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Editorial: Rubio owes voters answers about staffer firing

 
FILE - In this Sept. 26, 2017, file photo, Sen. Marco Rubio, R-Fla., speaks during a news conference on Capitol Hill in Washington. Rubio will vote for his party's $1.5 trillion tax bill. That gives a major boost to the prospects that GOP leaders will be able to push their prized measure through Congress next week. The Florida lawmaker had said he'd oppose the legislation unless his colleagues made the per child tax credit more generous for low-income families. On Dec. 15, Republicans said the final legislation would do just that. (AP Photo/Pablo Martinez Monsivais, File) WX146
FILE - In this Sept. 26, 2017, file photo, Sen. Marco Rubio, R-Fla., speaks during a news conference on Capitol Hill in Washington. Rubio will vote for his party's $1.5 trillion tax bill. That gives a major boost to the prospects that GOP leaders will be able to push their prized measure through Congress next week. The Florida lawmaker had said he'd oppose the legislation unless his colleagues made the per child tax credit more generous for low-income families. On Dec. 15, Republicans said the final legislation would do just that. (AP Photo/Pablo Martinez Monsivais, File) WX146
Published Jan. 30, 2018

Sen. Marco Rubio has some explaining to do. He suddenly flew to Washington on Saturday night and fired his chief of staff for violating "policies regarding proper relations between a supervisor and their subordinates'' but refuses to provide more information. This is a public office, and Florida voters deserve more answers.

Without mentioning his name, Rubio announced shortly before midnight Saturday that he had fired his chief of staff, Clint Reed. The four-paragraph statement offered no specifics and made clear none would be forthcoming. But Reed is no obscure staffer. He was Rubio's top staffer in his Senate office over the last year, managed Rubio's presidential campaign in Iowa and Florida, and oversaw his re-election campaign. Reed's status is more than enough reason for voters to know more about what exactly was going on in the office of one of their U.S. senators.

RELATED: Rubio fires his chief of staff over 'improper conduct'

There are signs it wasn't good. Rubio apparently learned of Reed's conduct Friday afternoon and said in the statement "these allegations were reported directly to me.'' He said he began an investigation with his general counsel. By Saturday afternoon, Rubio wrote, he had "sufficient evidence to conclude" Reed had violated office policies and "this led to actions which in my judgment amounted to threats to withhold employment benefits.''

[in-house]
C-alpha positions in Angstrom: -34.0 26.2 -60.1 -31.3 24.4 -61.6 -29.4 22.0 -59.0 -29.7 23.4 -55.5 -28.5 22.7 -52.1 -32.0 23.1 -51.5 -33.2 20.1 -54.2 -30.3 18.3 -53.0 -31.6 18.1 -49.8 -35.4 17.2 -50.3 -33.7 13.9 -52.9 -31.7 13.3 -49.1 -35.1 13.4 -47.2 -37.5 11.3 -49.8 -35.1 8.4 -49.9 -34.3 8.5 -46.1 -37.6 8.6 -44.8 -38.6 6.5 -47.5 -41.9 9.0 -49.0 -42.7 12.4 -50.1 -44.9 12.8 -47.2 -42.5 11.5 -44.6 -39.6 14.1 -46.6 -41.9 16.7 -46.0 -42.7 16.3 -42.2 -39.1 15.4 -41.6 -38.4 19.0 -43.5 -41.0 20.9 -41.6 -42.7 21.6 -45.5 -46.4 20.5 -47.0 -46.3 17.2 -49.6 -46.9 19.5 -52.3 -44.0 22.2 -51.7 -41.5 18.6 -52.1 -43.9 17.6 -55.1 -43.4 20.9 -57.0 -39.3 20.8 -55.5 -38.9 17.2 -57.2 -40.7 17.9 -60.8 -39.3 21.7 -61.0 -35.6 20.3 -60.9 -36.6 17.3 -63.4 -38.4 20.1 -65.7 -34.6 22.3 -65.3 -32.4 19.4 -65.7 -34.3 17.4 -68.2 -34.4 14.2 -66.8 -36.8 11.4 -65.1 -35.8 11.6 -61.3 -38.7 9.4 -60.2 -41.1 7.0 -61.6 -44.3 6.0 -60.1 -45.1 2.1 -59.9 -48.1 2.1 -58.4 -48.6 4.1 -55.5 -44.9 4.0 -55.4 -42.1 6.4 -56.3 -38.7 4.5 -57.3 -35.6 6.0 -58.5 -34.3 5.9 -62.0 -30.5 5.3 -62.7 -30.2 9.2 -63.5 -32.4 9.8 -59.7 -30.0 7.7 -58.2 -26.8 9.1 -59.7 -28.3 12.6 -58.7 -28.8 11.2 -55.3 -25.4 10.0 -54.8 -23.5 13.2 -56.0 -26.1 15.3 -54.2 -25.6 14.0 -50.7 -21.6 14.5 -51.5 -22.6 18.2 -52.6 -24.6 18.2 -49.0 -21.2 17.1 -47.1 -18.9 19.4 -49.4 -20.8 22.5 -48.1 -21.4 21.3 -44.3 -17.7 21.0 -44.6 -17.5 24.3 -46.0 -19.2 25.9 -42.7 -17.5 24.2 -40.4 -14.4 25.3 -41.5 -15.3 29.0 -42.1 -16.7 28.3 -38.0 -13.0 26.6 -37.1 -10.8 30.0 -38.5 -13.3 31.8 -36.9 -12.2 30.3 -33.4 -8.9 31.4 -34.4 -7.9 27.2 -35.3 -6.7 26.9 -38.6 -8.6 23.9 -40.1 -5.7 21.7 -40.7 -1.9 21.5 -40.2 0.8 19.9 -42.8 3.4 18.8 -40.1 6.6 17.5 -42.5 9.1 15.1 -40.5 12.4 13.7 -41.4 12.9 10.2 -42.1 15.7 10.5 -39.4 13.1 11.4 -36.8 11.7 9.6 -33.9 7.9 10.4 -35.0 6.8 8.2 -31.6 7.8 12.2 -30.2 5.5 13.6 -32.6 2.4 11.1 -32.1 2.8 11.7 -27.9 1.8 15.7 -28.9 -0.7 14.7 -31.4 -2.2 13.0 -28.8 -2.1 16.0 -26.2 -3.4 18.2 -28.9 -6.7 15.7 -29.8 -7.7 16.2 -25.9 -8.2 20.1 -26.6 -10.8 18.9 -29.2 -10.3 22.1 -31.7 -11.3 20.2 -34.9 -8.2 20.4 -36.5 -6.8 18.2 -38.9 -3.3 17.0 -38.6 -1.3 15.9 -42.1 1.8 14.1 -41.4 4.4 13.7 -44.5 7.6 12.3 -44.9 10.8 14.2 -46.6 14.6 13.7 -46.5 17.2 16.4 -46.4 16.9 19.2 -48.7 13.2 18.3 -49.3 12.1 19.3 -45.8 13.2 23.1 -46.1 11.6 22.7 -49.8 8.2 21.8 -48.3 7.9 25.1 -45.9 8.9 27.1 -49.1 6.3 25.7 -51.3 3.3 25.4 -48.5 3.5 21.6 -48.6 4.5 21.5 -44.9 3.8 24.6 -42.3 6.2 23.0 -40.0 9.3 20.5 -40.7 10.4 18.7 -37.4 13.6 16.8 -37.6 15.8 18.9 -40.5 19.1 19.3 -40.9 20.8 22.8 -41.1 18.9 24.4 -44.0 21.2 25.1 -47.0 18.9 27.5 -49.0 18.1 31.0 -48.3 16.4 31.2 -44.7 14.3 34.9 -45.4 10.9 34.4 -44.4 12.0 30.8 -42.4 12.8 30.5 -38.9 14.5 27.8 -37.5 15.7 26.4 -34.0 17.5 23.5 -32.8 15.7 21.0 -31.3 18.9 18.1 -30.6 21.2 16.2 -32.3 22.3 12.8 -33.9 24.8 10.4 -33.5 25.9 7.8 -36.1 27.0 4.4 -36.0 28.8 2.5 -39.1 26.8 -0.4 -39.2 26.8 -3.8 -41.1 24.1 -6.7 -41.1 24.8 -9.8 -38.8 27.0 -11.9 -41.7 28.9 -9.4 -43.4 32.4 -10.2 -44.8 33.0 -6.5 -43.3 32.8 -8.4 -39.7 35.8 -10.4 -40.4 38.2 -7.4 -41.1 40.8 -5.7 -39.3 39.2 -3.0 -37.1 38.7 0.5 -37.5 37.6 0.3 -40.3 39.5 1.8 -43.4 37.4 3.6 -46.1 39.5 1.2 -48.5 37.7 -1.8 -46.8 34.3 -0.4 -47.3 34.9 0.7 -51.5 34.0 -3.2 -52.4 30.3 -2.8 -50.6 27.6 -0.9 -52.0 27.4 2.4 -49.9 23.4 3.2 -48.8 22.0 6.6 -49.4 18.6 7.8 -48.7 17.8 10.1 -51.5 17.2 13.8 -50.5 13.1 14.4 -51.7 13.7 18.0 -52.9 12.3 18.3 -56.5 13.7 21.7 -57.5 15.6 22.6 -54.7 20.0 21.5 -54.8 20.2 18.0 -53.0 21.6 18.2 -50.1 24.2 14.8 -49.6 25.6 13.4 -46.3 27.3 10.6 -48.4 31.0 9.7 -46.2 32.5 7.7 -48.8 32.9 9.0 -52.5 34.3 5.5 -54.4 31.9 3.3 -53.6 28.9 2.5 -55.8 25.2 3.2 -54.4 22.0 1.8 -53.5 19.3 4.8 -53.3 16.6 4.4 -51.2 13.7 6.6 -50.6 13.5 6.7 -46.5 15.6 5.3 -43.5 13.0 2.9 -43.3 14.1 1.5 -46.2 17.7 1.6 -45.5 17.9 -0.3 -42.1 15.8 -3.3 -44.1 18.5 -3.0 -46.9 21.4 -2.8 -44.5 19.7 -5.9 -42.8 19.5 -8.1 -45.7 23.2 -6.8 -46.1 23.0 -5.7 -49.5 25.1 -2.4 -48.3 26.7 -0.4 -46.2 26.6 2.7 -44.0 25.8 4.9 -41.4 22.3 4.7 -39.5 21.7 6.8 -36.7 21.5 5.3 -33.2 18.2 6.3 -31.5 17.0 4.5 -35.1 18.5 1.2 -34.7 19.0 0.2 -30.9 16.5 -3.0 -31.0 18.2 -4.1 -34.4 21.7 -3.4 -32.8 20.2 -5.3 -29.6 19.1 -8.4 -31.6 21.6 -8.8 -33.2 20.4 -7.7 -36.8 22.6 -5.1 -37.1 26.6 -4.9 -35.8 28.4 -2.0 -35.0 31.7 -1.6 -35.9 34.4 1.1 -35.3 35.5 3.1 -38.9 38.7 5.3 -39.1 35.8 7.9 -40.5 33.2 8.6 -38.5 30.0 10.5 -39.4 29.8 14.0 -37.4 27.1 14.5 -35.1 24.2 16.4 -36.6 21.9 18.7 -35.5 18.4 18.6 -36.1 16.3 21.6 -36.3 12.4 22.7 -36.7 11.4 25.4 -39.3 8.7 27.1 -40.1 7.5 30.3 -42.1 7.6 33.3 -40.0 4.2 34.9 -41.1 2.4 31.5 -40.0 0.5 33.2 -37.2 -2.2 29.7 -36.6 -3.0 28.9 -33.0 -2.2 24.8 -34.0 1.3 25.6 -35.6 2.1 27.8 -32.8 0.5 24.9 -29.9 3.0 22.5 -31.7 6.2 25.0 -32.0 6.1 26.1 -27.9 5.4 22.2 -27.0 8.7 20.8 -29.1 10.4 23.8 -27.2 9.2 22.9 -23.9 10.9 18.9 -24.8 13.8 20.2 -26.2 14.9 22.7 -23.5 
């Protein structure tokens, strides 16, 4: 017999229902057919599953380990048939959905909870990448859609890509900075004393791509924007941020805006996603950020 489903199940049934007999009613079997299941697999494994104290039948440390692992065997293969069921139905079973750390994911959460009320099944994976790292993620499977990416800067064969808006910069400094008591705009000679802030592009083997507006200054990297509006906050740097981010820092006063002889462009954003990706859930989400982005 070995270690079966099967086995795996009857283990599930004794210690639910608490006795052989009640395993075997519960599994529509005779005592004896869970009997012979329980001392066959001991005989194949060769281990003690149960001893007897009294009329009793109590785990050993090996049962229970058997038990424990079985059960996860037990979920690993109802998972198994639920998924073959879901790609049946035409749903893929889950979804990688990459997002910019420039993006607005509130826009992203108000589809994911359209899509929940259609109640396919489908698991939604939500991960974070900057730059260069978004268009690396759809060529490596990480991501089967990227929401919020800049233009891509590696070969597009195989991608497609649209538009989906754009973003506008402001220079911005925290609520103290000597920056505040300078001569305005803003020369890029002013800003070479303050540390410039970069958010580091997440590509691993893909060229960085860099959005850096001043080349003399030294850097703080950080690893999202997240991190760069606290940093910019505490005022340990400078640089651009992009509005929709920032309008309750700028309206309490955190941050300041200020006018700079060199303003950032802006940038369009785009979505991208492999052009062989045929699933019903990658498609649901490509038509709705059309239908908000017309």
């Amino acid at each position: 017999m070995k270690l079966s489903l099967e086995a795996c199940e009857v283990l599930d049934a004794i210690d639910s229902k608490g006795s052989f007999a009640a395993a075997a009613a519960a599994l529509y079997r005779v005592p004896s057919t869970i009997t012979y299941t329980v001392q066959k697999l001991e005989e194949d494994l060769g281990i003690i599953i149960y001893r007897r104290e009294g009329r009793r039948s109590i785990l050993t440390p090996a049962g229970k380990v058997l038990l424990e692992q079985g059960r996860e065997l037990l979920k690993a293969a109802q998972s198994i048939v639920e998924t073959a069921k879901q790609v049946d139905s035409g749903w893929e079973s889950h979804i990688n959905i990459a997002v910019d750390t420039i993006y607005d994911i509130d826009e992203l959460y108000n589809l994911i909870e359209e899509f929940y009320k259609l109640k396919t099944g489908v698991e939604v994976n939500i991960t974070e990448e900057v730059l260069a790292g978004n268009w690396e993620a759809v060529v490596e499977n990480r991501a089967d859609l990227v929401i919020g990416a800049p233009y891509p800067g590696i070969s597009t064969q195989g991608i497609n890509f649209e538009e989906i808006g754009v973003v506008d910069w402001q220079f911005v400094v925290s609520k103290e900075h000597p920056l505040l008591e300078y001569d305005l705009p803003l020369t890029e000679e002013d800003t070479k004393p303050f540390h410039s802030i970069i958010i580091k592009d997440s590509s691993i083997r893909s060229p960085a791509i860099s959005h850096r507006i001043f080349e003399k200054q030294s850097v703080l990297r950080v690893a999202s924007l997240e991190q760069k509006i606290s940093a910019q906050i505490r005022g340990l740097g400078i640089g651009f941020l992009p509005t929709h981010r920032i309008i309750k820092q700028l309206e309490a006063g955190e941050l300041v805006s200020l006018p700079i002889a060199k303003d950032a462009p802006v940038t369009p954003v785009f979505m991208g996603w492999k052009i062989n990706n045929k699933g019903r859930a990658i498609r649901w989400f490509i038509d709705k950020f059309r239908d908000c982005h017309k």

What exactly does that mean? How many people were affected, since Rubio wrote about "those impacted by this conduct" will have access to services? Who knew about the behavior, and who kept it quiet? How can voters be sure at this point Rubio did not previously know about it? Rubio won't answer, and he lashed out at reporters who asked questions.

That is simply not good enough. If Rubio hasn't noticed, the nation is engaged in a deep conversation about sexual harassment, sexual assault and the exploitation of women in all sorts of work environments. Congress is no exception. Members of Congress such as former Sen. Al Franken of Minnesota and former Rep. John Conyers of Michigan, both Democrats, have resigned following accusations of sexual harassment. Two Republican House members who settled sexual harassment claims against them with public money have announced they will not seek re-election. At the State of the Union address tonight, some women members of Congress plan to dress in black and bring survivors of harassment as guests to focus even more attention on the issue.

Of course, it's more likely that Rubio is keenly aware of the #MeToo movement and moved remarkably quickly to reach an abrupt decision and limit the damage. His statement did not mention sexual harassment, but it said his office planned to inform the appropriate congressional offices on Monday and make sure his staffers had "access to any services they might require now or in the future."

Congress has a bad record of dealing openly with sexual harassment. News reports indicate the House secretly paid $115,000 to settle three sexual harassment claims between 2008 and 2012, bringing to $199,000 the total amount known to have been paid from a fund controlled by Congress' secretive Office of Compliance since 2008 to settle four claims. There is far too much confidentiality. A 1995 law requires harassment complaints against members to be handled in secret. That makes it nearly impossible to hold members accountable, or even to account for how much public money is being used to pay off victims.

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Rubio should provide more information about why he acted so quickly to fire his chief of staff and details regarding the accusations so voters can determine for themselves the severity of the situation and whether the senator reacted appropriately. He insists he is protecting his staffers, but his abrupt action over the weekend and lack of candor indicates he also is focused on protecting himself from any fallout.